Catherine McCoy has had her share of frustration with cellphone companies, and she says the CRTC's upcoming code of conduct for the industry is "a great idea."
At one point the 26-year-old McMaster student received a bill from Telus for about $100 worth of data, for example, which the company explained was the result of her phone updating itself automatically. McCoy was eventually able to get that fee removed from her bill.
'You would think that these people weren't even human. They could not possibly have cared less about my problem!' —Catherine McCoy, McMaster student
Then came the problems with her phone.
"Last summer, I was at a pub with one of my girlfriends in downtown Toronto," said McCoy. "I went to take my new iPhone out of my purse so I could take a picture of us. Lo and behold, my phone wasn't there."
McCoy said she certainly didn't blame Telus for her phone being stolen, but it was the struggle to get her phone replaced that caused her the most grief. She tried to buy a refurbished phone, but was told she would have to keep paying the bill on her stolen phone - as well as the bill for a refurbished phone - until the contract ran out.
"My only option, as it was turning out, would be to buy a brand new $800 phone," McCoy said.
Persistence and constant arguing paid off for McCoy, who finally managed to get a new phone tacked onto her contract for a reasonable price.
"I get that phone companies have policies and procedures, but come on," said McCoy. "You would think that these people weren't even human. They could not possibly have cared less about my problem!"
According to a report released earlier this month by OpenMedia.ca, a non-profit organization, McCoy's story is not uncommon. The report includes thousands of "cellphone horror stories" sent in by frustrated Canadians who have had bad experiences with service providers.
The stories range from people who could not get out of contracts, to people who were treated with disrespect by customer service representatives. Lindsey Pinto, communications manager for OpenMedia.ca, said the stories were sent to the Canadian Radio-Television Telecommunications Commission (CRTC).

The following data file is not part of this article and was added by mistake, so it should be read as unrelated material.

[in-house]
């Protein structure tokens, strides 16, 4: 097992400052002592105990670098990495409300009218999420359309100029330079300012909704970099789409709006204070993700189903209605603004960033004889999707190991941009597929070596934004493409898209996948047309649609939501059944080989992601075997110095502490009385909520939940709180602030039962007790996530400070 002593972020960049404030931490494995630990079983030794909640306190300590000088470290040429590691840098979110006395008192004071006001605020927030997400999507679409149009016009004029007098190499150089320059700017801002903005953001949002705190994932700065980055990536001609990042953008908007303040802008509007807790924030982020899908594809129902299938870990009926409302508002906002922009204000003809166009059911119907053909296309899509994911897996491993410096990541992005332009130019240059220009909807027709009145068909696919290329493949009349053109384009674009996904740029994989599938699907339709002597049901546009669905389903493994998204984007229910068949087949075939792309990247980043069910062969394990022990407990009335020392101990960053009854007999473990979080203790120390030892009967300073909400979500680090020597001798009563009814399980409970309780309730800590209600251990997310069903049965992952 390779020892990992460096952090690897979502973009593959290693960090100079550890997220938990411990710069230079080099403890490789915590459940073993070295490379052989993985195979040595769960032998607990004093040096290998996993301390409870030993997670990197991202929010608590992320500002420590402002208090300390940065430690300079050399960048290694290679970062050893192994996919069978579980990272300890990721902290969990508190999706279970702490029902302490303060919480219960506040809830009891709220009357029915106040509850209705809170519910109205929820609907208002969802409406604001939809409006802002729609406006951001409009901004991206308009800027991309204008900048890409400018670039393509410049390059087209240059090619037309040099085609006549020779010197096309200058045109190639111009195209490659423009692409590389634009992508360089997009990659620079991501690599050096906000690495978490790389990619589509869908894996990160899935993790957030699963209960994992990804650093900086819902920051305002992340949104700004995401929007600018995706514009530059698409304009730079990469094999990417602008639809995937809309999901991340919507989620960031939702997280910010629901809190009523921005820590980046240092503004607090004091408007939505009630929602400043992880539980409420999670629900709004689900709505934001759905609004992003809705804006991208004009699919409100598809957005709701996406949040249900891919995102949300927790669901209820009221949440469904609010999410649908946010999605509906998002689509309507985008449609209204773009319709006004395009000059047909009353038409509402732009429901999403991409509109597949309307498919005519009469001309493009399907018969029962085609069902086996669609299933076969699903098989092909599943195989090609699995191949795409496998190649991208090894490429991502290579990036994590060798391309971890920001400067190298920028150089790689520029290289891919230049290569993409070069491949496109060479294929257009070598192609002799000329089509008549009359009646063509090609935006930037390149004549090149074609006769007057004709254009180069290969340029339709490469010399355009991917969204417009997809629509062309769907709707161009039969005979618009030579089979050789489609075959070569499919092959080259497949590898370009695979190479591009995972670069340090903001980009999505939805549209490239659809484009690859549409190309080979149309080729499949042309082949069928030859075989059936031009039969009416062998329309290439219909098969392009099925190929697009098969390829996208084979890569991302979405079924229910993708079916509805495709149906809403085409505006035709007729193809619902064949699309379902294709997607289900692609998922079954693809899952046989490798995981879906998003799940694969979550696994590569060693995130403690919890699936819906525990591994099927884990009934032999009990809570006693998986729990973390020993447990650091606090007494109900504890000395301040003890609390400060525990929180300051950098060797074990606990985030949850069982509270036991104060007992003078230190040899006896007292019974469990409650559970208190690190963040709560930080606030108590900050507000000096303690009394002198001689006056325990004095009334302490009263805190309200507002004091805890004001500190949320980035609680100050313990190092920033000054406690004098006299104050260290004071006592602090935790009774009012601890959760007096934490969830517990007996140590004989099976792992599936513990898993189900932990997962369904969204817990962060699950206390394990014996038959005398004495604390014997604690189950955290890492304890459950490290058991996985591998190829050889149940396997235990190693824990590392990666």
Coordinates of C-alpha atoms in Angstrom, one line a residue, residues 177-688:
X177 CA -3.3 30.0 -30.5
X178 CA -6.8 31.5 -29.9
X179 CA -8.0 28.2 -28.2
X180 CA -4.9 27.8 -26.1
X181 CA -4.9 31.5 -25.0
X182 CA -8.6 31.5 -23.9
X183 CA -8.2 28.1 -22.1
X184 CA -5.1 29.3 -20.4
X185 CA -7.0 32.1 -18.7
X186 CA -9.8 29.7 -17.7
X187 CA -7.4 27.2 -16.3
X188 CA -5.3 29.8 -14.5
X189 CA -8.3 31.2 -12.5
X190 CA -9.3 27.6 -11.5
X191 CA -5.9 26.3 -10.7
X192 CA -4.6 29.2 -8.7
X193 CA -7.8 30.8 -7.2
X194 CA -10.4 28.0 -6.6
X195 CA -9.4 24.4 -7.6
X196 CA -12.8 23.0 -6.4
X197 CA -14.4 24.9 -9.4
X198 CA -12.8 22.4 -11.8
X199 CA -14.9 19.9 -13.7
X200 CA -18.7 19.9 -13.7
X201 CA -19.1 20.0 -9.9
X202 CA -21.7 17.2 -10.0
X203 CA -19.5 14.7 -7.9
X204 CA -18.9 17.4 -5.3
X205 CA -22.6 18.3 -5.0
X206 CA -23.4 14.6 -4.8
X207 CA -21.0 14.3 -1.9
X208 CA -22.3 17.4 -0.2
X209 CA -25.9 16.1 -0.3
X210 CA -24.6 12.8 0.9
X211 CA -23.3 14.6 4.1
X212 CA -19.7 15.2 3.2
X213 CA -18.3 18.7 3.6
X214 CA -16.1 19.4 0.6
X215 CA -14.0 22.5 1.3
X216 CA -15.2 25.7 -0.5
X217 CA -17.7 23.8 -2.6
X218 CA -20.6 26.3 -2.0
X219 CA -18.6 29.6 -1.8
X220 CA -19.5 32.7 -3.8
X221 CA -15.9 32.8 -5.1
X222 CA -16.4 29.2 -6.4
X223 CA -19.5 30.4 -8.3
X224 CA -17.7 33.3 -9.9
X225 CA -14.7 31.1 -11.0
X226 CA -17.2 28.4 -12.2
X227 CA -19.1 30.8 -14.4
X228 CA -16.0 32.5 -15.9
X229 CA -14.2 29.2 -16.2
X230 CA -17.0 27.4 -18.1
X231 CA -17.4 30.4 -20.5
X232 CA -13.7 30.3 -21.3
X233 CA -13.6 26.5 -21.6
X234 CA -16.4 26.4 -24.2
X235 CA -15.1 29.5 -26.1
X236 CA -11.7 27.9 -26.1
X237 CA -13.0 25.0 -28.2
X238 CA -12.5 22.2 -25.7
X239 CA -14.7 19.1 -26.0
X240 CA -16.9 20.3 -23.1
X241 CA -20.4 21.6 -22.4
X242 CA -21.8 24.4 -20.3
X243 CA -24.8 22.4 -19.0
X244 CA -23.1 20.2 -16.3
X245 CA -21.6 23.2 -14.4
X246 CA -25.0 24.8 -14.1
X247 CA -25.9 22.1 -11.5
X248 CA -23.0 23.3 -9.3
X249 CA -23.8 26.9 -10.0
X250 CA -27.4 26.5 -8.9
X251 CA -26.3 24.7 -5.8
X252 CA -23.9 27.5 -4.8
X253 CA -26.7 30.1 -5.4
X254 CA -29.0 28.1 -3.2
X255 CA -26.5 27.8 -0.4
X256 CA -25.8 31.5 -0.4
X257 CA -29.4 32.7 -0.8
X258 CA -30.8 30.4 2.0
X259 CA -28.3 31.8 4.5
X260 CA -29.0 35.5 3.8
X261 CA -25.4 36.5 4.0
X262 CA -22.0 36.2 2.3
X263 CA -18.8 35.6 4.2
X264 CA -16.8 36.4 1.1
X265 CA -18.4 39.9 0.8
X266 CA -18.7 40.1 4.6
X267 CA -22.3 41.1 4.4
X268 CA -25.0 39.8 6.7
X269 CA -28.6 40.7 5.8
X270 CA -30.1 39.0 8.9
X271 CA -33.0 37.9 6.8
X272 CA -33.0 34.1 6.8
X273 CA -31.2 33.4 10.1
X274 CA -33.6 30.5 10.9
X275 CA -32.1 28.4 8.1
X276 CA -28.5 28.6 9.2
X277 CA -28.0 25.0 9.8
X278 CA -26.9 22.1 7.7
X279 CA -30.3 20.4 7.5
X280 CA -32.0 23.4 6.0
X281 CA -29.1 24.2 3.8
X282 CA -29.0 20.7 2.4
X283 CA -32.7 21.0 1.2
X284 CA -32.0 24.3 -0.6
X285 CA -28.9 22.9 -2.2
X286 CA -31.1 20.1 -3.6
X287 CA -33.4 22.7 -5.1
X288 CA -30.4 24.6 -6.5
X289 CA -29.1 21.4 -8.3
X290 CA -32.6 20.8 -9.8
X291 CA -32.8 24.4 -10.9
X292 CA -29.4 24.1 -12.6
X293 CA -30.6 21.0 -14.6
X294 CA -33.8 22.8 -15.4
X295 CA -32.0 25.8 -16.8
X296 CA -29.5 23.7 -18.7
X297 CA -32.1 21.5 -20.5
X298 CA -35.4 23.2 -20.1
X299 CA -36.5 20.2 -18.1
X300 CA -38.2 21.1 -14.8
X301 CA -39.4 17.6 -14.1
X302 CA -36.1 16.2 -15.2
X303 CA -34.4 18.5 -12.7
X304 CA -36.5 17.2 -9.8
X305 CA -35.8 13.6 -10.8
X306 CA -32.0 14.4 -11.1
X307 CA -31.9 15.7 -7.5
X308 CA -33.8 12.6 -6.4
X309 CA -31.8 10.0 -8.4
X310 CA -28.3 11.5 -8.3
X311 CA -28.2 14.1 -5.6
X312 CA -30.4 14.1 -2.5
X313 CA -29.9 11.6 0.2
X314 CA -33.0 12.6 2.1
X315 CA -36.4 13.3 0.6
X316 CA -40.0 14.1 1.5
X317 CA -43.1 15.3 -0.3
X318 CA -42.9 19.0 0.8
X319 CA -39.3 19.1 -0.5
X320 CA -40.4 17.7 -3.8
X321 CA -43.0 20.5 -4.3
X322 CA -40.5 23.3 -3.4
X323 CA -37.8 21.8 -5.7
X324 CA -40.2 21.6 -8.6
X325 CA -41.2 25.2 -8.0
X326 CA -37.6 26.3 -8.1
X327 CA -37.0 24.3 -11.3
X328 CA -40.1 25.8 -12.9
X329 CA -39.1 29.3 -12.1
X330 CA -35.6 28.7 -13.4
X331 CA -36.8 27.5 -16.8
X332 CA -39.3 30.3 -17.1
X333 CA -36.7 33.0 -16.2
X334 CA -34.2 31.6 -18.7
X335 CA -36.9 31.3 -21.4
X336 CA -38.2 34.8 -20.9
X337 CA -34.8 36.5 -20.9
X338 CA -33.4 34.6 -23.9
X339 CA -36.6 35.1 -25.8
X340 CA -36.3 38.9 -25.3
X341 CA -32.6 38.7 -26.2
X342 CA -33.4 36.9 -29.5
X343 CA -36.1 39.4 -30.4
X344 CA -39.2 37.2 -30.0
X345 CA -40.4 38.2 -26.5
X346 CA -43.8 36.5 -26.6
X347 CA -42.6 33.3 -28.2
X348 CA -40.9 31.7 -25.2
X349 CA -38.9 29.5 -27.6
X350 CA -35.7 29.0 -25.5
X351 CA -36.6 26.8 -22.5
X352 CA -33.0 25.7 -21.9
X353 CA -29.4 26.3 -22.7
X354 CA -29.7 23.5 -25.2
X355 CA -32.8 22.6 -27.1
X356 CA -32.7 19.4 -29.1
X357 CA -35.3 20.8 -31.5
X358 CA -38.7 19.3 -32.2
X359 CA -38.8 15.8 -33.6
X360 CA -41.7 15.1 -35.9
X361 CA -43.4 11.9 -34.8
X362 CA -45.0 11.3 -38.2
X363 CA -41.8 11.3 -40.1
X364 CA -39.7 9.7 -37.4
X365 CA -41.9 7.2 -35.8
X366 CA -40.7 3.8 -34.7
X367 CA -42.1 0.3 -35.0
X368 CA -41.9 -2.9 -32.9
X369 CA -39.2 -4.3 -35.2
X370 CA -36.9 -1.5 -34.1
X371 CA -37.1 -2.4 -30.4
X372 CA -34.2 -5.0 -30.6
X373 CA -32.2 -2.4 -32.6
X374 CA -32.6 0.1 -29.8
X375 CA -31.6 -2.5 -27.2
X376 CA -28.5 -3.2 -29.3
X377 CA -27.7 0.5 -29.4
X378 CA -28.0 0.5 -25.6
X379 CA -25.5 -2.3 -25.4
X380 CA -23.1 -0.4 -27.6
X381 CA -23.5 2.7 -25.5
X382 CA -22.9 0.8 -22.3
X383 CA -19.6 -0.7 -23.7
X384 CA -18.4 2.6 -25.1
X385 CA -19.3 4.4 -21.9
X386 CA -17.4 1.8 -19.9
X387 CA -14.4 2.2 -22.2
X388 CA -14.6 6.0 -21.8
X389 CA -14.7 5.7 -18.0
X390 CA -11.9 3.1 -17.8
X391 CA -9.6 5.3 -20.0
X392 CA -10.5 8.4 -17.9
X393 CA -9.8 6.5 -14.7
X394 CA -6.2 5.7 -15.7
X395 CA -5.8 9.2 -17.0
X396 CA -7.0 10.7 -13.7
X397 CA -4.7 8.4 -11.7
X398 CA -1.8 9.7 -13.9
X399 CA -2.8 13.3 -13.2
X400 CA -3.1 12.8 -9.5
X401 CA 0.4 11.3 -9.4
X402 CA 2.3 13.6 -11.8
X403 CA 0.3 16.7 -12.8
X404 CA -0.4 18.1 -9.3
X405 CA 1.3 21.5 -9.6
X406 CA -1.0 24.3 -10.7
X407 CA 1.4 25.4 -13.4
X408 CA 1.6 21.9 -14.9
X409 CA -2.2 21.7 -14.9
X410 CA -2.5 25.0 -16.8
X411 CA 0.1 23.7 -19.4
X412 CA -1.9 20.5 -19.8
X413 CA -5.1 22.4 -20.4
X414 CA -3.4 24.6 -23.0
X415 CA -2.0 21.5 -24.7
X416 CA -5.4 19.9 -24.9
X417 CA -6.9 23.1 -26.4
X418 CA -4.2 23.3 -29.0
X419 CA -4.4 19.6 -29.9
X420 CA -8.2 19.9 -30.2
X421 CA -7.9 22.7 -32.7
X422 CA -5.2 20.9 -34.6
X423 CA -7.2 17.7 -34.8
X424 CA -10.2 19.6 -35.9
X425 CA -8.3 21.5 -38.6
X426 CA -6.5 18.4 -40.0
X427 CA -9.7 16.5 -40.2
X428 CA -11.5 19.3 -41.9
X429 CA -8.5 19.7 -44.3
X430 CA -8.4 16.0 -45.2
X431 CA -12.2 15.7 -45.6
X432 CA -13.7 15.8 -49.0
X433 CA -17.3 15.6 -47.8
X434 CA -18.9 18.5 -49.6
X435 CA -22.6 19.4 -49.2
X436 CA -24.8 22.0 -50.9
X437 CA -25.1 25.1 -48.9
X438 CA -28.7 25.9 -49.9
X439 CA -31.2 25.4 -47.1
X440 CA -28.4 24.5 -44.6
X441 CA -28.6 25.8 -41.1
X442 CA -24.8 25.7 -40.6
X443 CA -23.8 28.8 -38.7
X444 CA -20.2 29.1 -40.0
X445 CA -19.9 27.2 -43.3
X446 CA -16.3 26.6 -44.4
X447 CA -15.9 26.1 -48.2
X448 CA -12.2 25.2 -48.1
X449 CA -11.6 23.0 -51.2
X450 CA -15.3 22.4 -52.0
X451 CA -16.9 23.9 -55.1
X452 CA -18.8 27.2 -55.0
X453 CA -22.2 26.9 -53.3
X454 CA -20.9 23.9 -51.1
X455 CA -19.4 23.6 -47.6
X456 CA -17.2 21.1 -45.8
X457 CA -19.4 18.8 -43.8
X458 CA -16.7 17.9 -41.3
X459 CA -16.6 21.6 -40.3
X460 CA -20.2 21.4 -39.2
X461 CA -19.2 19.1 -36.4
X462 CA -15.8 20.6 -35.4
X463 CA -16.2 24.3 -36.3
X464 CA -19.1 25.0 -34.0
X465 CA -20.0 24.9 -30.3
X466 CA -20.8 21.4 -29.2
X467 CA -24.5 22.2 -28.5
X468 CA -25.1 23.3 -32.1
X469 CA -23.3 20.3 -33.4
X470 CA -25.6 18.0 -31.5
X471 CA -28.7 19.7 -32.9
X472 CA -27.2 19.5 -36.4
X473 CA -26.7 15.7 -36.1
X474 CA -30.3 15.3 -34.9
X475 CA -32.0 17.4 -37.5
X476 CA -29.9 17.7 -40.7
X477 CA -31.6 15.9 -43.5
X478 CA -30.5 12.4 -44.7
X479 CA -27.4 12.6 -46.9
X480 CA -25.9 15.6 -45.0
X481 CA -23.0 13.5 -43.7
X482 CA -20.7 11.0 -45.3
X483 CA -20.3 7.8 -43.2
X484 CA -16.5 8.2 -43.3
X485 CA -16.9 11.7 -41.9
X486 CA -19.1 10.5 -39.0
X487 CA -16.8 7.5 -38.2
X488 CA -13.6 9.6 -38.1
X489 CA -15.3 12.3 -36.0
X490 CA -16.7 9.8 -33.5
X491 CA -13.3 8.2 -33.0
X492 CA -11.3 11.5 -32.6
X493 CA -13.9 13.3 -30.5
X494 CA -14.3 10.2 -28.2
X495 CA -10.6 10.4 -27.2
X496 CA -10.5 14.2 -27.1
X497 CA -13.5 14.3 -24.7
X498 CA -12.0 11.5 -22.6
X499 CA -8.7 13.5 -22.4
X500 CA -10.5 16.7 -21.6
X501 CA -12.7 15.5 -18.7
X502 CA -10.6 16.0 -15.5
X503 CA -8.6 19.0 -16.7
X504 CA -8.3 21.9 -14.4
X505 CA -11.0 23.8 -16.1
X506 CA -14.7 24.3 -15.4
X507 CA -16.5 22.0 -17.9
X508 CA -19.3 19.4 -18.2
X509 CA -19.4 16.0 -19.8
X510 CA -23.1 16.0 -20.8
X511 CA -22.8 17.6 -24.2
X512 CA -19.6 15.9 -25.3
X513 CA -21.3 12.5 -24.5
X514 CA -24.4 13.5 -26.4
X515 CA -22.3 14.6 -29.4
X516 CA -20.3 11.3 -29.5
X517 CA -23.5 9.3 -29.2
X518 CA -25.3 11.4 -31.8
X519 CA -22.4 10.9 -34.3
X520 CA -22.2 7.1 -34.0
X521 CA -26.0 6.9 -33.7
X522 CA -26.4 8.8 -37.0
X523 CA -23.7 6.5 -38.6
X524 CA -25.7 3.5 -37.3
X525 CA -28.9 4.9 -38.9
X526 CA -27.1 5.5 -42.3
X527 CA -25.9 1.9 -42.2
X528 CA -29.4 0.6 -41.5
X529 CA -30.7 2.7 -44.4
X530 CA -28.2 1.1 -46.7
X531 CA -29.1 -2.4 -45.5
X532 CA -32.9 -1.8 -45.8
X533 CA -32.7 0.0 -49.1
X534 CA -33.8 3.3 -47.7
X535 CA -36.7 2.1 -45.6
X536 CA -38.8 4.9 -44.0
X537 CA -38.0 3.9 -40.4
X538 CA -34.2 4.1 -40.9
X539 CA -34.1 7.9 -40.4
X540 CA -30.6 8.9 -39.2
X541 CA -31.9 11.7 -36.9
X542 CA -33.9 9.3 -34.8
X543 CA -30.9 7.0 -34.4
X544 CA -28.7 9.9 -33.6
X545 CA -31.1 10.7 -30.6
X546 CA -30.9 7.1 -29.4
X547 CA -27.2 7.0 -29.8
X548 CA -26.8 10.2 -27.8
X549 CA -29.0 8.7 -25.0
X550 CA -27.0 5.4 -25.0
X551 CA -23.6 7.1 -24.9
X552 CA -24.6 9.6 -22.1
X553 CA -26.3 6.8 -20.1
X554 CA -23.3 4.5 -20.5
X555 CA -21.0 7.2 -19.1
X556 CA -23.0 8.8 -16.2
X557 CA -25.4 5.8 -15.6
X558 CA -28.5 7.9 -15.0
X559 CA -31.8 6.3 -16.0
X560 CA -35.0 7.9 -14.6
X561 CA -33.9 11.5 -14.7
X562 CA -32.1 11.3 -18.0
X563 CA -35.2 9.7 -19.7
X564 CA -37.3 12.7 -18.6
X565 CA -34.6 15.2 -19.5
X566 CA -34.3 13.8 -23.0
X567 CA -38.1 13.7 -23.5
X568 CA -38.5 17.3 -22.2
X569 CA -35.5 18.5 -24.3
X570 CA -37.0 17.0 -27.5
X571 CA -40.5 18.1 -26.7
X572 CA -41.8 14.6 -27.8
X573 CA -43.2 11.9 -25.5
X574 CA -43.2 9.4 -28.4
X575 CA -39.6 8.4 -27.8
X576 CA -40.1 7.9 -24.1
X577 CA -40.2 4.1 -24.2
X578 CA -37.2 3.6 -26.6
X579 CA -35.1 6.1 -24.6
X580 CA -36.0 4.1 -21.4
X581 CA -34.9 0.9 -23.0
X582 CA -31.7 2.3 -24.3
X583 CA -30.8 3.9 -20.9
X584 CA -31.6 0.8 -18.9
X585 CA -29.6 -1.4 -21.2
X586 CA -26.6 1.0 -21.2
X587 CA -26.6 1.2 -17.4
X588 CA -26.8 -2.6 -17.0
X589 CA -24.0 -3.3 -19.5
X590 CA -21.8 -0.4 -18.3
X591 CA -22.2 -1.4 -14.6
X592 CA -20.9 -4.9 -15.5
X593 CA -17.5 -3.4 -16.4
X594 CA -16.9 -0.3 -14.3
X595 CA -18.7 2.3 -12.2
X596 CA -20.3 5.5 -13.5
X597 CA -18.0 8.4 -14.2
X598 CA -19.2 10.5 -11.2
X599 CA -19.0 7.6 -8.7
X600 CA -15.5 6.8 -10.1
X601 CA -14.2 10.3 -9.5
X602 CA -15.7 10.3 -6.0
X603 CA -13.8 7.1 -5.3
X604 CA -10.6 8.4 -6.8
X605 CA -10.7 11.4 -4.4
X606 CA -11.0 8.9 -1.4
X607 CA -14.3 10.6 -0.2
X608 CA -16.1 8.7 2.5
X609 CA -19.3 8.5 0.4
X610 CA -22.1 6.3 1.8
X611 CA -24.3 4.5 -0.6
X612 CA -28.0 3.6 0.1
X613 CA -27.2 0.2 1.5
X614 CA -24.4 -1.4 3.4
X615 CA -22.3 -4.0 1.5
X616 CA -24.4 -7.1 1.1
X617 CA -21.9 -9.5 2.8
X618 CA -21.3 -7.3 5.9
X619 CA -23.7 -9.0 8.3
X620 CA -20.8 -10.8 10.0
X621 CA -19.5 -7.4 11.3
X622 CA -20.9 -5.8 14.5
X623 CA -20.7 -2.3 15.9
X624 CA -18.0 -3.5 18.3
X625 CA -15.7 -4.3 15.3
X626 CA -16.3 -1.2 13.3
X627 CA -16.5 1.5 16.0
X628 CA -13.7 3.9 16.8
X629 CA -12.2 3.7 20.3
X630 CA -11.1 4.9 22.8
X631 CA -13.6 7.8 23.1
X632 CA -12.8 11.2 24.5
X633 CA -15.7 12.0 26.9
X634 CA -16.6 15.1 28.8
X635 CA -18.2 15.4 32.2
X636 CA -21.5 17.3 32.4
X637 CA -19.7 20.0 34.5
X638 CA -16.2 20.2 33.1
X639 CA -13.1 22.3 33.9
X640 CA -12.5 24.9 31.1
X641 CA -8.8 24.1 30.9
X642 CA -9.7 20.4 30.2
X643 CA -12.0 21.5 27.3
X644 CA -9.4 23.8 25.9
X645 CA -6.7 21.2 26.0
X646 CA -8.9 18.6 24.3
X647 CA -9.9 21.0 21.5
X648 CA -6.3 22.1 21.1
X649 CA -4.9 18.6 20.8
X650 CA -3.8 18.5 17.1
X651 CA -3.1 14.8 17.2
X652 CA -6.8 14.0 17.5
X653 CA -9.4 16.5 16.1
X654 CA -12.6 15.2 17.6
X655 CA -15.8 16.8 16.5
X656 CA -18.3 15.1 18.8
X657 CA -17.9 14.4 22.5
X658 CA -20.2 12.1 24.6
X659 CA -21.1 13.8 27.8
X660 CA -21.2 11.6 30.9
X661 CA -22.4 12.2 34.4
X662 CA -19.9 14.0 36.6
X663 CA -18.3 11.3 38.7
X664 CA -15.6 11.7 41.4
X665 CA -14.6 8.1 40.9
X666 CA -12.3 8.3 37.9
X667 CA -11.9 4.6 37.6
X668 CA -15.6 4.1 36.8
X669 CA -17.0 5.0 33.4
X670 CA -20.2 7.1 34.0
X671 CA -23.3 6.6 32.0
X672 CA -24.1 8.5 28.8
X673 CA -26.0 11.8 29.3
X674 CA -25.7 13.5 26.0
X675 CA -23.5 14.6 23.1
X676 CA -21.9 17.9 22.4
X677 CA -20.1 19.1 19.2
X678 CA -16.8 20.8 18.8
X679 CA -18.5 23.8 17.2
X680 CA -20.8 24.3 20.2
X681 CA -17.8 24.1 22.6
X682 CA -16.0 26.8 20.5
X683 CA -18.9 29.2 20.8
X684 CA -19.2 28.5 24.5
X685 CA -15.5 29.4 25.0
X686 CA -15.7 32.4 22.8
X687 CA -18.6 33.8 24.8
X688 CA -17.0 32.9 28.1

She added that many of the issues stem from the fact that three big companies - Bell, Rogers and Telus - dominate the market.
"We haven't been doing enough to encourage competition, to encourage independent ISPs to enter the market and to lower the costs and barriers to entry for those independent ISPs," said Pinto. "These big guys have been doing things like retaining their customers through restrictive contracts … and automatic renewals."
The CRTC has been taking note of the pressure from consumers and organizations such as OpenMedia.ca.
Barbara Motzney, chief consumer officer for the CRTC, said it became apparent in April of 2012 that everyone - from service providers, to consumers, to advocacy groups - was calling for change in the industry.
As a result, the CRTC started taking submissions and drafting a national code of conduct to ensure Canadians are guaranteed clarity when it comes to cellphone contracts.
"We got some cellphone horror stories, absolutely," said Motzney.
"We also got a lot of really thoughtful comments on what the issues were … whether it was things like the length of a contract, when changes get made to a contract, unlocking your cellphone - a whole range of issues were raised."
Wireless industry response
OpenMedia.ca was not the only group calling for change. The Canadian Wireless Telecommunications Association (CWTA), which represents wireless providers, was one of the groups urging the CRTC to create a national code of conduct.